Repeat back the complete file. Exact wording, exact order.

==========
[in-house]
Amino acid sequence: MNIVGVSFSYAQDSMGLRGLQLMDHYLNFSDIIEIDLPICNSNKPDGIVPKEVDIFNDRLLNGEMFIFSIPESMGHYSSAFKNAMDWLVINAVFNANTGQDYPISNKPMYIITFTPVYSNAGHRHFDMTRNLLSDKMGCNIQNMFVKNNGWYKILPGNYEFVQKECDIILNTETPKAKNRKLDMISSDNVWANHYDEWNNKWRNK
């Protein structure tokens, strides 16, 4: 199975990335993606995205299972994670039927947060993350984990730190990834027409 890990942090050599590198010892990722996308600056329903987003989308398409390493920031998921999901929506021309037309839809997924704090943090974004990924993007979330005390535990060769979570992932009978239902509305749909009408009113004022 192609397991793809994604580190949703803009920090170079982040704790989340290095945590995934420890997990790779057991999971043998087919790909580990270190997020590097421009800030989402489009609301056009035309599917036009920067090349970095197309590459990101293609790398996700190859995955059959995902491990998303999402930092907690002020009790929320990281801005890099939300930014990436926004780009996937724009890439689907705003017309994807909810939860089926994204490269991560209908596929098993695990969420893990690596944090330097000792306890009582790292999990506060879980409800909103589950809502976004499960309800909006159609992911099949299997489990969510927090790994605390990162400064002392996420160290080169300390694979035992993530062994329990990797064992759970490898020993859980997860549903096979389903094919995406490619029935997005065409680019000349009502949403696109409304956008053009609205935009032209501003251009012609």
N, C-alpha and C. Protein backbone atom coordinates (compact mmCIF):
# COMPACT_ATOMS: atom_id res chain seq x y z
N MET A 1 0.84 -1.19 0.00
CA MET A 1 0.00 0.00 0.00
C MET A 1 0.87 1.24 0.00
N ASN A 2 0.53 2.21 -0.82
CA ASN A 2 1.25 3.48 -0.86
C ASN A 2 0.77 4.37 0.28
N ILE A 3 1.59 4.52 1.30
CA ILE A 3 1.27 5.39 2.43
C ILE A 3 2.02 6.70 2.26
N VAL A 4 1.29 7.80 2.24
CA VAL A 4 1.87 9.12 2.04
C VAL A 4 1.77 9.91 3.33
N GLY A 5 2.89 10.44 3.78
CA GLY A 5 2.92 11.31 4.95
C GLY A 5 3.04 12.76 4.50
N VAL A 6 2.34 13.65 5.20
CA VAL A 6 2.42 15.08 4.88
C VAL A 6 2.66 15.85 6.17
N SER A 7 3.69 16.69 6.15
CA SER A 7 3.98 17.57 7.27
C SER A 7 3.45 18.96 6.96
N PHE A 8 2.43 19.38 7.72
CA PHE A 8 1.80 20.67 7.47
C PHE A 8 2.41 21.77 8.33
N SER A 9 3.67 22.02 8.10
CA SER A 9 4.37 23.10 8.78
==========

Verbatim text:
[in-house]
Amino acid sequence: MNIVGVSFSYAQDSMGLRGLQLMDHYLNFSDIIEIDLPICNSNKPDGIVPKEVDIFNDRLLNGEMFIFSIPESMGHYSSAFKNAMDWLVINAVFNANTGQDYPISNKPMYIITFTPVYSNAGHRHFDMTRNLLSDKMGCNIQNMFVKNNGWYKILPGNYEFVQKECDIILNTETPKAKNRKLDMISSDNVWANHYDEWNNKWRNK
């Protein structure tokens, strides 16, 4: 199975990335993606995205299972994670039927947060993350984990730190990834027409 890990942090050599590198010892990722996308600056329903987003989308398409390493920031998921999901929506021309037309839809997924704090943090974004990924993007979330005390535990060769979570992932009978239902509305749909009408009113004022 192609397991793809994604580190949703803009920090170079982040704790989340290095945590995934420890997990790779057991999971043998087919790909580990270190997020590097421009800030989402489009609301056009035309599917036009920067090349970095197309590459990101293609790398996700190859995955059959995902491990998303999402930092907690002020009790929320990281801005890099939300930014990436926004780009996937724009890439689907705003017309994807909810939860089926994204490269991560209908596929098993695990969420893990690596944090330097000792306890009582790292999990506060879980409800909103589950809502976004499960309800909006159609992911099949299997489990969510927090790994605390990162400064002392996420160290080169300390694979035992993530062994329990990797064992759970490898020993859980997860549903096979389903094919995406490619029935997005065409680019000349009502949403696109409304956008053009609205935009032209501003251009012609």
N, C-alpha and C. Protein backbone atom coordinates (compact mmCIF):
# COMPACT_ATOMS: atom_id res chain seq x y z
N MET A 1 0.84 -1.19 0.00
CA MET A 1 0.00 0.00 0.00
C MET A 1 0.87 1.24 0.00
N ASN A 2 0.53 2.21 -0.82
CA ASN A 2 1.25 3.48 -0.86
C ASN A 2 0.77 4.37 0.28
N ILE A 3 1.59 4.52 1.30
CA ILE A 3 1.27 5.39 2.43
C ILE A 3 2.02 6.70 2.26
N VAL A 4 1.29 7.80 2.24
CA VAL A 4 1.87 9.12 2.04
C VAL A 4 1.77 9.91 3.33
N GLY A 5 2.89 10.44 3.78
CA GLY A 5 2.92 11.31 4.95
C GLY A 5 3.04 12.76 4.50
N VAL A 6 2.34 13.65 5.20
CA VAL A 6 2.42 15.08 4.88
C VAL A 6 2.66 15.85 6.17
N SER A 7 3.69 16.69 6.15
CA SER A 7 3.98 17.57 7.27
C SER A 7 3.45 18.96 6.96
N PHE A 8 2.43 19.38 7.72
CA PHE A 8 1.80 20.67 7.47
C PHE A 8 2.41 21.77 8.33
N SER A 9 3.67 22.02 8.10
CA SER A 9 4.37 23.10 8.78